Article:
- Terry Helbing, The Villager (NYC)
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Doric Wilson on Street Theater
In the summer of 1980 as I was passing the site of the Stonewall Inn on Christopher Street I heard a drag queen call out to a girlfriend, "Hi ya, Ceil!, how ya doin', hun," and like Proust with a mouthful of Madeleine I was back in 1969, and, political rhetoric to the contrary, nothing had changed. I began Street Theater that night. I wrote most of it on the back of flyers while employed as the doorman of a nameless (and thankfully for the writing process) unpopular Upper Westside bar.
The incidents in Street Theater are all autobiographical, including the cops arresting each other, and Seymour offering his nightstick to Jack. The characters are based on actual people, C.B. is a composite of Mama Jean and Pat Bond; Heather is Sally Eaton; Timothy is David Summers; Seymour is an NYPD cop of the same name; Boom Boom is a homage to Marsha Johnson, etc., BUT Sidney is not Voice critic Michael Feingold, anymore than Murfino is Ed Murphy or Jack is Doric Wilson.
I gave Allan Estes at San Francisco's Theater Rhinoceros the premier of Street Theater in gratitude for his support of my earlier plays. My main memory of the opening was my seventy year old mother being physically assaulted in front of the theatre by a disputation of lesbians angry at my play for suggesting drag queens participated in Stonewall. (No doubt the very same women who later hauled the dying Robert Chesley before a Star Chamber to explain why his plays did not gander-step to the beat of political correctness.)
Three New York City productions followed, the first a disastrous showcase at the old TOSOS site directed by a recently reformed dipsomaniac who spent the rehearsal negotiating the twelve steps. The second was an award winning, highly successful long run deep in the bowels of Manhattan's notorious Mineshaft. Casey Wayne and Philip Blackwell (and later Michael Lynch) dressed in the "tub room" where they took special pleasure in splashing gallons of Gardenia perfume around Wally Wallace's cologne-free premise. An Off-Broadway engagement followed at the Actor's Playhouse (David Drake's debut), but Minetta Creek overflowed it's underground conduit, flooding the theater and causing Street Theater to sink during previews.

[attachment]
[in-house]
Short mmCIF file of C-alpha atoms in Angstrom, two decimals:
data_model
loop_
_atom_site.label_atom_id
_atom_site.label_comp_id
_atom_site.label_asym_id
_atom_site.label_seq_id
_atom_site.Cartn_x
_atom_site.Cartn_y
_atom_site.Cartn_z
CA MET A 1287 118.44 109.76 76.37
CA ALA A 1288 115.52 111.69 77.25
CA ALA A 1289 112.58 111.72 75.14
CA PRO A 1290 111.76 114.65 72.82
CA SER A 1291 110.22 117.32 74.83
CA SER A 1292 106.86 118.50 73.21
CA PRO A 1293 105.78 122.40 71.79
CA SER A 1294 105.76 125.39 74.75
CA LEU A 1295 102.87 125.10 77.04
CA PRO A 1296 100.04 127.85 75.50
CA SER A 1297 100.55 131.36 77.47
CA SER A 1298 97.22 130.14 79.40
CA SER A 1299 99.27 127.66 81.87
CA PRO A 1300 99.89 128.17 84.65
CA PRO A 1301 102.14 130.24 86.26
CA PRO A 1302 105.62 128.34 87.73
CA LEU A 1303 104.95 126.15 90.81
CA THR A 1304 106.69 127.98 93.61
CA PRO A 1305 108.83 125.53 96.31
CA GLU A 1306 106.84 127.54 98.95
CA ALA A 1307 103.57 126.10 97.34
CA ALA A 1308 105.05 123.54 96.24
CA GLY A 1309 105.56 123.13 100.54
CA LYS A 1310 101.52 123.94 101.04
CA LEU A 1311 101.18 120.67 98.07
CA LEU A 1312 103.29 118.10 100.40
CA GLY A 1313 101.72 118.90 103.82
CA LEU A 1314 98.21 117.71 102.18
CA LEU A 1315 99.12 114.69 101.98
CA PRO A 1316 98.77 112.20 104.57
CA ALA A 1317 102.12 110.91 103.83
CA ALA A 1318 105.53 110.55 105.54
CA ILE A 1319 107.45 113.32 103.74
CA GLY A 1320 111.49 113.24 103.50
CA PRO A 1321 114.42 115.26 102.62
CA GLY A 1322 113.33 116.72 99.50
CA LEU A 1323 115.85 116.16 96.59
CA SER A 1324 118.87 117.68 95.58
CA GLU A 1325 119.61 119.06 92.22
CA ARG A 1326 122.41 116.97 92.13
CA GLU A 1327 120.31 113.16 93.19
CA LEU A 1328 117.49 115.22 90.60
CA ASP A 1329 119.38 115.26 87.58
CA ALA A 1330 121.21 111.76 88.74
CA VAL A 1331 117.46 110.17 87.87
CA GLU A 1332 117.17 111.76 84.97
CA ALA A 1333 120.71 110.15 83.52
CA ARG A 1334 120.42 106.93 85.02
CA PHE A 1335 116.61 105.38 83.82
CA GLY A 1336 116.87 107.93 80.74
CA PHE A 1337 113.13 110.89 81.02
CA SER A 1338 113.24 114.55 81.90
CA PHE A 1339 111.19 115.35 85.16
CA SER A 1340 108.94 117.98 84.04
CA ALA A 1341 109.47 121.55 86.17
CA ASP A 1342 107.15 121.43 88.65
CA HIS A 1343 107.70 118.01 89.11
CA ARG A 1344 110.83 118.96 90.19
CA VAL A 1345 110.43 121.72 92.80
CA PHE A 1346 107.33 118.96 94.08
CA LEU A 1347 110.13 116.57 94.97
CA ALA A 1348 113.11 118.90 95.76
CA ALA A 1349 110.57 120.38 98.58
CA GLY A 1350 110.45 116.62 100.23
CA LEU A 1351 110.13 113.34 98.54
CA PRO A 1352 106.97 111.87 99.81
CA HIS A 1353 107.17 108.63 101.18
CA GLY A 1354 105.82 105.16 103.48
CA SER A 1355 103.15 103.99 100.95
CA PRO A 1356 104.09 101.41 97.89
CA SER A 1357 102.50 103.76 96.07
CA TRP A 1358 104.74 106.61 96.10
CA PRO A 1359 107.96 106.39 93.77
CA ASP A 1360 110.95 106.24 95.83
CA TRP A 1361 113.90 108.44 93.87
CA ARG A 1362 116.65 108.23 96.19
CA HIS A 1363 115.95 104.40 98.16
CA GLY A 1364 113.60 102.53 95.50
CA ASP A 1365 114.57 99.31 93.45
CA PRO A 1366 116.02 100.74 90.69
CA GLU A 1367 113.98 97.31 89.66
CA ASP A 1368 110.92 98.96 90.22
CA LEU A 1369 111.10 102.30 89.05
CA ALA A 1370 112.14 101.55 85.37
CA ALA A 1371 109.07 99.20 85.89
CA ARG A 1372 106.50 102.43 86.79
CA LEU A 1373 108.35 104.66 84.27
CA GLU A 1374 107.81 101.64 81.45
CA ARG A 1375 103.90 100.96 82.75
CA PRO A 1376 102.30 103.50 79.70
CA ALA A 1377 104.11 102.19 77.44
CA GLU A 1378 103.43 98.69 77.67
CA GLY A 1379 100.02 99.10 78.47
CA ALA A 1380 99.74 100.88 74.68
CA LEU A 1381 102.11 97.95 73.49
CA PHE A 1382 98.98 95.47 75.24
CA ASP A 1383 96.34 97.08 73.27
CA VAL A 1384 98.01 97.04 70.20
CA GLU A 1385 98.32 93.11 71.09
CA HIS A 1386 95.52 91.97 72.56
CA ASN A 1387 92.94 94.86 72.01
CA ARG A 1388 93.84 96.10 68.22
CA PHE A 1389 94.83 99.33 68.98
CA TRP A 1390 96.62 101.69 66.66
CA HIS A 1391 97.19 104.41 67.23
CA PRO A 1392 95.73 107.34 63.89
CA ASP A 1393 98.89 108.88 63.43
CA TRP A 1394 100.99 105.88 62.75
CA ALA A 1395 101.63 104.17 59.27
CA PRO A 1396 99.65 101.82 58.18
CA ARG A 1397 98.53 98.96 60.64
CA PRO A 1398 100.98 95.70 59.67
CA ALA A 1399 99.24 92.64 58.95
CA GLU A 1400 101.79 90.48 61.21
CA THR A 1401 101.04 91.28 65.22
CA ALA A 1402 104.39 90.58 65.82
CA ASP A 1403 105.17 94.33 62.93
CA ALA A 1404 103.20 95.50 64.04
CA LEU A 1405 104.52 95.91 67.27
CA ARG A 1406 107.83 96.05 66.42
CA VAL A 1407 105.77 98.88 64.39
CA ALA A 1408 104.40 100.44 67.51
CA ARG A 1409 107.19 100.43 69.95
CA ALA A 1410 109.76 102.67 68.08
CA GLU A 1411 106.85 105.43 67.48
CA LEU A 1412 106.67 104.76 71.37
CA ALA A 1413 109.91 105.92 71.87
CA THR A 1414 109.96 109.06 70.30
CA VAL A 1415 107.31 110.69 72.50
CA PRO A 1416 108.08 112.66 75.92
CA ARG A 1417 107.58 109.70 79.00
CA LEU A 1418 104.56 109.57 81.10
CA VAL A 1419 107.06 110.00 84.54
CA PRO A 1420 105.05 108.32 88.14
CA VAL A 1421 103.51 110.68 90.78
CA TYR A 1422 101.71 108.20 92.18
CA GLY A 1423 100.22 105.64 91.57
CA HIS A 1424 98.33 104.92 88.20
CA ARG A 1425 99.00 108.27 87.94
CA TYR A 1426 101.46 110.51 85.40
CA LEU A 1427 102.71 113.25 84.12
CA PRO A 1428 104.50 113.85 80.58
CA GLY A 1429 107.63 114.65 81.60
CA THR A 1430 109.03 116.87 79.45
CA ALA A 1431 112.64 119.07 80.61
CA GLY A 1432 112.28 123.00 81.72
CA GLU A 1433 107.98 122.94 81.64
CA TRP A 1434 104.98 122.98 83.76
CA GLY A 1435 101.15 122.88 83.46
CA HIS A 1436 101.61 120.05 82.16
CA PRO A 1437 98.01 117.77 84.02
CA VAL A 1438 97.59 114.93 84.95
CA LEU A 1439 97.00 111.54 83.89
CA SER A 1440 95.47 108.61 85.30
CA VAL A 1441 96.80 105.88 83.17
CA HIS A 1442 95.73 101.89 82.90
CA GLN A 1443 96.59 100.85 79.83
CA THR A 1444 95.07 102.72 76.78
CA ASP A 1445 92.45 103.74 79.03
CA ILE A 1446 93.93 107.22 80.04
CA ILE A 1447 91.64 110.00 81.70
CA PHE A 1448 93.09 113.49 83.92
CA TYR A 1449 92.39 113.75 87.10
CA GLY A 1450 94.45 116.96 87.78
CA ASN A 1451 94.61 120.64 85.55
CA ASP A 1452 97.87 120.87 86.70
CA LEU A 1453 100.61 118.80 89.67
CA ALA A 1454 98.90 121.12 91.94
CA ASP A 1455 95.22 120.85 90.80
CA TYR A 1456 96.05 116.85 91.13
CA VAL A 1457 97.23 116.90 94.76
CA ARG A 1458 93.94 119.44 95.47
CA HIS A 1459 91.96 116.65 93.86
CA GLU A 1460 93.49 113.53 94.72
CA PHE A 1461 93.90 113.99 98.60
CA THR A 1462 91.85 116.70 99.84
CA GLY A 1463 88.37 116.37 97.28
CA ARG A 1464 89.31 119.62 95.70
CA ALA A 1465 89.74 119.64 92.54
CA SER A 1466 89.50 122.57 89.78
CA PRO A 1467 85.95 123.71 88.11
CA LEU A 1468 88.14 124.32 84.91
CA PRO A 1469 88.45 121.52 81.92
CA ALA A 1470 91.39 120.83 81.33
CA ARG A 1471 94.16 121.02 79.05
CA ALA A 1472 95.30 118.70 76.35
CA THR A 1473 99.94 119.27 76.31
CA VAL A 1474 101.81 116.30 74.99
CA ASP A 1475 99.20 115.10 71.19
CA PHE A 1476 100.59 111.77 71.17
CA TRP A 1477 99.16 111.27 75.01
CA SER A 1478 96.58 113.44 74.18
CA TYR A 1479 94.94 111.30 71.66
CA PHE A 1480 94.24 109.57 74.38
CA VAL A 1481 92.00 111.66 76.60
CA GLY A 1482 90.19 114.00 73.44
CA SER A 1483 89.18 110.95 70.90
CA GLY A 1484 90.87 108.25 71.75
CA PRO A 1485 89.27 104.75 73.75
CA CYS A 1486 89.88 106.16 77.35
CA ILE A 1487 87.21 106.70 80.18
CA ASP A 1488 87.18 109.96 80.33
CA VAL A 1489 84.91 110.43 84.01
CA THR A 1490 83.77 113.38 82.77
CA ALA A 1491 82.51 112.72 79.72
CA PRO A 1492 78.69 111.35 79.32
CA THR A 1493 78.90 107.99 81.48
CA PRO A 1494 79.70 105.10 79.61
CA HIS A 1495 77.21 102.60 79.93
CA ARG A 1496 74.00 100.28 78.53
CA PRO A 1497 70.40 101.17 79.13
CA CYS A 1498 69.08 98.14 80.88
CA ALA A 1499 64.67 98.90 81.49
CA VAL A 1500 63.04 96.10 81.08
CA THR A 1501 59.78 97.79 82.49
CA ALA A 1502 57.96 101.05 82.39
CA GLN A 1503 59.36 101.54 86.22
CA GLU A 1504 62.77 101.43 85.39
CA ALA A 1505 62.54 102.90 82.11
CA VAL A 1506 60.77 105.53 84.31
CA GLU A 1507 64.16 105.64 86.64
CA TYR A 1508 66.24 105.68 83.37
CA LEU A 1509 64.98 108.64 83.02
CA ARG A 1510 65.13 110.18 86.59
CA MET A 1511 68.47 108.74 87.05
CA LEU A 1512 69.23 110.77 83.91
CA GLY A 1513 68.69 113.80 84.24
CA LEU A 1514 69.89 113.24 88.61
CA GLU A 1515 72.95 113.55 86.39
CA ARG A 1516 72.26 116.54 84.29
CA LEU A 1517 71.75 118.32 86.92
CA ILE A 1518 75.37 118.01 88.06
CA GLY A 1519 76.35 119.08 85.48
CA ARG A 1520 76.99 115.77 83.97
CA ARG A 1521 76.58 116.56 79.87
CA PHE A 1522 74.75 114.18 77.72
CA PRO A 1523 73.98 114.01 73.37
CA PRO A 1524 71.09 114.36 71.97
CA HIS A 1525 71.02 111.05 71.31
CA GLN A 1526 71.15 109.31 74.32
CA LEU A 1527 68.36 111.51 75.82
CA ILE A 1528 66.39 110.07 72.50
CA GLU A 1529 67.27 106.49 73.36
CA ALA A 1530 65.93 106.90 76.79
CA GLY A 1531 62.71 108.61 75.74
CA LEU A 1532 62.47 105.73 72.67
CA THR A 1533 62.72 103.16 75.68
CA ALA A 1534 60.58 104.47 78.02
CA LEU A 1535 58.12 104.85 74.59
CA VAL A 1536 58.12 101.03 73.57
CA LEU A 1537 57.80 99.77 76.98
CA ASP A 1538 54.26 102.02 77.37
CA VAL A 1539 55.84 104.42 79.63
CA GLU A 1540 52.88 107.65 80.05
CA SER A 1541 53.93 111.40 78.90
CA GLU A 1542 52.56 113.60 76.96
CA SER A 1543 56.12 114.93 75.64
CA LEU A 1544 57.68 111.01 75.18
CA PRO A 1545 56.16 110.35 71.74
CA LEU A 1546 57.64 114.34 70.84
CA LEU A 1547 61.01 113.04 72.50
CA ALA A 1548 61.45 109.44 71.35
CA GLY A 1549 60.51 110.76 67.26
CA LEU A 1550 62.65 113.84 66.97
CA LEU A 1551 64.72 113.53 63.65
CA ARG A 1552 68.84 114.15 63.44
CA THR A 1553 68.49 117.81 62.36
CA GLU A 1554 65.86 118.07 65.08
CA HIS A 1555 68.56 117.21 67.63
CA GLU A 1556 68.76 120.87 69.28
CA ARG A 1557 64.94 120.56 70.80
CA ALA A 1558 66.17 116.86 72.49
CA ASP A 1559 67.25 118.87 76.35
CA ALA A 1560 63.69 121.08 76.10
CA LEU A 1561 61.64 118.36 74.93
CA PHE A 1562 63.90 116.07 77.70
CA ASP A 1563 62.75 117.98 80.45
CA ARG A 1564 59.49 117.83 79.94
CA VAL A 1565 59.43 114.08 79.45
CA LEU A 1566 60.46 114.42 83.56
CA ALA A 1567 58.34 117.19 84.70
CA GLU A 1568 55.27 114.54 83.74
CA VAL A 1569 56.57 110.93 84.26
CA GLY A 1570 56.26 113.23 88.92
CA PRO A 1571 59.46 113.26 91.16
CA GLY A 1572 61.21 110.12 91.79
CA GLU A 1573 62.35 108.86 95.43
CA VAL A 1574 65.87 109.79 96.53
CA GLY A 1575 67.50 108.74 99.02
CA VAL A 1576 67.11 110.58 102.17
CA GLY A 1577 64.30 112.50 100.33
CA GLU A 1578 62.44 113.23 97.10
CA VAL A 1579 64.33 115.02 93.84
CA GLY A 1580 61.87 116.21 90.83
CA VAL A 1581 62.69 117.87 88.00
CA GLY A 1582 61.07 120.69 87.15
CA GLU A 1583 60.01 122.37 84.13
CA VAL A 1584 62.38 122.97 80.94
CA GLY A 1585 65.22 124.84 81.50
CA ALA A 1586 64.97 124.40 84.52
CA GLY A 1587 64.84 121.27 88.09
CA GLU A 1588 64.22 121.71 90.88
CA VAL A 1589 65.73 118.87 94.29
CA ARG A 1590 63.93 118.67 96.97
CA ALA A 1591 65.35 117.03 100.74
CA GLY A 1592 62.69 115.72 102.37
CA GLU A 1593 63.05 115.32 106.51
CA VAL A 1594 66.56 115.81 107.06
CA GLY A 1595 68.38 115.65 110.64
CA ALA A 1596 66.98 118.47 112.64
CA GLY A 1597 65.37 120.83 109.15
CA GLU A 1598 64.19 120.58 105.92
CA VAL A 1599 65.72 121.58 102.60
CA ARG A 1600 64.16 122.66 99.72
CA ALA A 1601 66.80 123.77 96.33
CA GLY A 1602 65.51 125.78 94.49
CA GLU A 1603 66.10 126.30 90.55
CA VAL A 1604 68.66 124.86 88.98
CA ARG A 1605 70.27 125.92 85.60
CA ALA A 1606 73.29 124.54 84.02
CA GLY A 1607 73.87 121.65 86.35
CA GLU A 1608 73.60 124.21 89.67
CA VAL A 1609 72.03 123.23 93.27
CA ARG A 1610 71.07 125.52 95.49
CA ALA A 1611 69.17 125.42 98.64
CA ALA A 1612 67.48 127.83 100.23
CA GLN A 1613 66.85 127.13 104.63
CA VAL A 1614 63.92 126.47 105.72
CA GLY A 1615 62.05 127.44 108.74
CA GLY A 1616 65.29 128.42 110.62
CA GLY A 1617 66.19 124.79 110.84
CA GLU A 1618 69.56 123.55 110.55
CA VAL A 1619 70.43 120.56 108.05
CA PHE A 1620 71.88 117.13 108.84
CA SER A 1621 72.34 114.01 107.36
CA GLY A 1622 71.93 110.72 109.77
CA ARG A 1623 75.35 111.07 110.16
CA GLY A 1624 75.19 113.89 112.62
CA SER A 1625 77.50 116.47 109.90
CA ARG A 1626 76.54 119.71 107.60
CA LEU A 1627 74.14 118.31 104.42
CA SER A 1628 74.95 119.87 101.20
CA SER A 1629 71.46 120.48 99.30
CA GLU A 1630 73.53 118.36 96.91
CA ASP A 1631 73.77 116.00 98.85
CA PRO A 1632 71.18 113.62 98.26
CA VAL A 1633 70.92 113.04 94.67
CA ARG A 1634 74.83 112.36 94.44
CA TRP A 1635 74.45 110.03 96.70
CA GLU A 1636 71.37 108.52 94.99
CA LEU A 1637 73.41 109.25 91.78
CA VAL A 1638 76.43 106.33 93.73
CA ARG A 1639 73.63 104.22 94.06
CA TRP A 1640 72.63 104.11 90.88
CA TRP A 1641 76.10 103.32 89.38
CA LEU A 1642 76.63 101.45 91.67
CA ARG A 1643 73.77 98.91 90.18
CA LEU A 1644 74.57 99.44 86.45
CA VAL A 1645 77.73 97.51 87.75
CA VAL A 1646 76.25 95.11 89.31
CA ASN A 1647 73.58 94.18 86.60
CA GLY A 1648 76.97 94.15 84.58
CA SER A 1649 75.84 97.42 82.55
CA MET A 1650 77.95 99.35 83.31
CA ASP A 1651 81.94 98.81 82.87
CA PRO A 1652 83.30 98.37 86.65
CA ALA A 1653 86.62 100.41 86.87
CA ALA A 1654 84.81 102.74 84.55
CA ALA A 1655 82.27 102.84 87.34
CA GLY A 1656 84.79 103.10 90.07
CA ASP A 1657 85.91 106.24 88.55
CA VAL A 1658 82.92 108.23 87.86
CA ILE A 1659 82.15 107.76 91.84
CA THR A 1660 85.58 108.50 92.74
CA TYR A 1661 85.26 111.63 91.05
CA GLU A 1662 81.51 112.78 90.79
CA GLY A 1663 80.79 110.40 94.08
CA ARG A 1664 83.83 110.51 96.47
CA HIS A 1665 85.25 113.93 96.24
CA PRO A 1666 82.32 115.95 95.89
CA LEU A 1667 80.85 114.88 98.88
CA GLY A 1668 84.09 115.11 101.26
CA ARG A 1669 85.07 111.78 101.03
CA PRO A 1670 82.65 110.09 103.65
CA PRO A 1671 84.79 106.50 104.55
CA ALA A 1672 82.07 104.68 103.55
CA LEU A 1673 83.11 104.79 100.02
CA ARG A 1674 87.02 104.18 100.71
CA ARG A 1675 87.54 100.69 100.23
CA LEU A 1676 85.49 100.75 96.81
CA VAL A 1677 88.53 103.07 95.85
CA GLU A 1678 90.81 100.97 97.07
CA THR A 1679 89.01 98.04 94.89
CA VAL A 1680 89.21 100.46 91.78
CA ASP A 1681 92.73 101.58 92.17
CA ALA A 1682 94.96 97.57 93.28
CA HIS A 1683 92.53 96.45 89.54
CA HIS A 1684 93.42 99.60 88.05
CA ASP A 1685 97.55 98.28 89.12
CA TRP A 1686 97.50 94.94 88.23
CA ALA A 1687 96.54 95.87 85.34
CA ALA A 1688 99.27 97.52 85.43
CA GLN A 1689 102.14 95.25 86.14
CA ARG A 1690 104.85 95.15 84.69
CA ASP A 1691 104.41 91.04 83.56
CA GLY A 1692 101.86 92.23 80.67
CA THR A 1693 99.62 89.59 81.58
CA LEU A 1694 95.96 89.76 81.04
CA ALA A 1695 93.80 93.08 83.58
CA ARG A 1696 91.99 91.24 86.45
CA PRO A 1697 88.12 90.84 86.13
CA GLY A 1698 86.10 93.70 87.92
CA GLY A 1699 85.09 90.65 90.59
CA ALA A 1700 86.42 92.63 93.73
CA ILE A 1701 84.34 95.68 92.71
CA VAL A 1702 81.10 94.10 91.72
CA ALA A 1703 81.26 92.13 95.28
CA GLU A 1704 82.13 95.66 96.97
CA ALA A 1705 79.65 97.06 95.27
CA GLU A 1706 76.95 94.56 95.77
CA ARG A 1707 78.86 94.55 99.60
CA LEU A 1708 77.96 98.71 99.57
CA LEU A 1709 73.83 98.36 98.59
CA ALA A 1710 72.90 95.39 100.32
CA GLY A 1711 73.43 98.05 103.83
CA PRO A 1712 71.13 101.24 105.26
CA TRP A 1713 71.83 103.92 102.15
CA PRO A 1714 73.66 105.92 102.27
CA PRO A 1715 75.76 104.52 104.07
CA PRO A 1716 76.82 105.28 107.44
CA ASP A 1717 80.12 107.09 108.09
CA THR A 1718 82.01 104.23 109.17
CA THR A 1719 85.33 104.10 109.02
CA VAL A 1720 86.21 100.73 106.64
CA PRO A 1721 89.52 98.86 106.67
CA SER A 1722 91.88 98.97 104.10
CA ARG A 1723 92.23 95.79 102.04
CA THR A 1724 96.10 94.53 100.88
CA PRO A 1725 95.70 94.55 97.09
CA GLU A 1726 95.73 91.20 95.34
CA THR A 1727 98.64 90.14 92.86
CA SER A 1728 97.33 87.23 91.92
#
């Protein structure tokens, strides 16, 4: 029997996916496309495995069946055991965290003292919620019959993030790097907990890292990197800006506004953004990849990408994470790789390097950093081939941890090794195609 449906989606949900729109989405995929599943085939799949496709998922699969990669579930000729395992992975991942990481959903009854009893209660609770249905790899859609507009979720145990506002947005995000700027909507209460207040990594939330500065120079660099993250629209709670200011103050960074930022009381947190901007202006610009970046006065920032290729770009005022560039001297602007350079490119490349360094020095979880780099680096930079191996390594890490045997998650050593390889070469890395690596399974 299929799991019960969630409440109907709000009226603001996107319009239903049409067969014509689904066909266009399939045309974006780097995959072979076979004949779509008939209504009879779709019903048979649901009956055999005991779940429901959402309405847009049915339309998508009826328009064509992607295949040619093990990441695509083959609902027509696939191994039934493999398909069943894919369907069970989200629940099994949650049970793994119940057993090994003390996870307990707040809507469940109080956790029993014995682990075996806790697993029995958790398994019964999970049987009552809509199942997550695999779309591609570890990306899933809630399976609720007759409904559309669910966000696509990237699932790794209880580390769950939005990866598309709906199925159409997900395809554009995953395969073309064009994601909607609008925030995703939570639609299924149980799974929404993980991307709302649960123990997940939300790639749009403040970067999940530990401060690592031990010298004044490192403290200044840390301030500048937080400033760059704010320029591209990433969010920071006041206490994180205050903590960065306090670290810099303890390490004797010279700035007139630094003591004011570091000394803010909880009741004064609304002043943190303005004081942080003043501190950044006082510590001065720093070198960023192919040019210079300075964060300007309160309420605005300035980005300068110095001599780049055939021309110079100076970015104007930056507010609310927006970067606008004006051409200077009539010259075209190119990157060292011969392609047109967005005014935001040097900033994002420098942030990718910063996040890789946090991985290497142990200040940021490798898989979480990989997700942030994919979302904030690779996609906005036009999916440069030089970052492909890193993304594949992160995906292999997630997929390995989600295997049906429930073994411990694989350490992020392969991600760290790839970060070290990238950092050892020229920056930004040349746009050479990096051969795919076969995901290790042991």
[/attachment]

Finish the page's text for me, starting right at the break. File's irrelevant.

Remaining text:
Many other - dryer - productions followed, but it wasn't until after stagings in Seattle and Los Angeles in the late 1980's that the climax of the play was finally put in proper sequence. In April of 2002 the revised script of Street Theater was given it's first airing in the TOSOS II production at The Eagle NYC, where it ran for 6 weeks to critical acclaim and award nominations in the definitive performance to date, directed by Mark Finley (www.tosos2.org). It will be revived May 7th, 2003 at The Eagle NYC.
The popularity of the play has been a major influence on other creative artists who pay me the great compliment of "lifting" (without permission or acknowledgment) character names, plot particulars and entire scenes from the play. Noteworthy ""borrowers"" are Tina Landau and Anne Hamburger, whose Stonewall: Night Variations was littered with bits and pieces of Street Theater; and Michael Korie, who appropriated the play's climax (even to my misquotation of actual graffiti) for the first act finale of his opera Harvey Milk. A leather-clad opera critic (redundant?) who, recognizing the "unlicensed" borrowing, suggested that I should be "flattered". And I am. As Ceil would say "I am highly overwhelmed -- now buy me a drinkie!"
New York City, June 14, 2000